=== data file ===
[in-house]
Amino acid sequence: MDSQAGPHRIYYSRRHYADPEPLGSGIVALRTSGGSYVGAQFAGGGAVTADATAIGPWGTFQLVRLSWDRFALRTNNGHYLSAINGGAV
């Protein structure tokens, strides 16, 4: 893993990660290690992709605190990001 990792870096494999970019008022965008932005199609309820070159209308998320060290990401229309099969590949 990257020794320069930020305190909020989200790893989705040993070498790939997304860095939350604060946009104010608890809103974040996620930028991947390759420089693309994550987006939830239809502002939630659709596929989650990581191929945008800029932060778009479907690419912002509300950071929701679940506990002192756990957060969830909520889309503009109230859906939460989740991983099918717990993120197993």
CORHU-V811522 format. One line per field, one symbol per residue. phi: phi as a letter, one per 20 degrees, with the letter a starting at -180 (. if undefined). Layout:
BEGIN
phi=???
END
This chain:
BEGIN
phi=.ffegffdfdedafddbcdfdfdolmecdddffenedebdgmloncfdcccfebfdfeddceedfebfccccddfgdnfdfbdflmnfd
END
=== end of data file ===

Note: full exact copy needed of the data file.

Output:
[in-house]
Amino acid sequence: MDSQAGPHRIYYSRRHYADPEPLGSGIVALRTSGGSYVGAQFAGGGAVTADATAIGPWGTFQLVRLSWDRFALRTNNGHYLSAINGGAV
């Protein structure tokens, strides 16, 4: 893993990660290690992709605190990001 990792870096494999970019008022965008932005199609309820070159209308998320060290990401229309099969590949 990257020794320069930020305190909020989200790893989705040993070498790939997304860095939350604060946009104010608890809103974040996620930028991947390759420089693309994550987006939830239809502002939630659709596929989650990581191929945008800029932060778009479907690419912002509300950071929701679940506990002192756990957060969830909520889309503009109230859906939460989740991983099918717990993120197993």
CORHU-V811522 format. One line per field, one symbol per residue. phi: phi as a letter, one per 20 degrees, with the letter a starting at -180 (. if undefined). Layout:
BEGIN
phi=???
END
This chain:
BEGIN
phi=.ffegffdfdedafddbcdfdfdolmecdddffenedebdgmloncfdcccfebfdfeddceedfebfccccddfgdnfdfbdflmnfd
END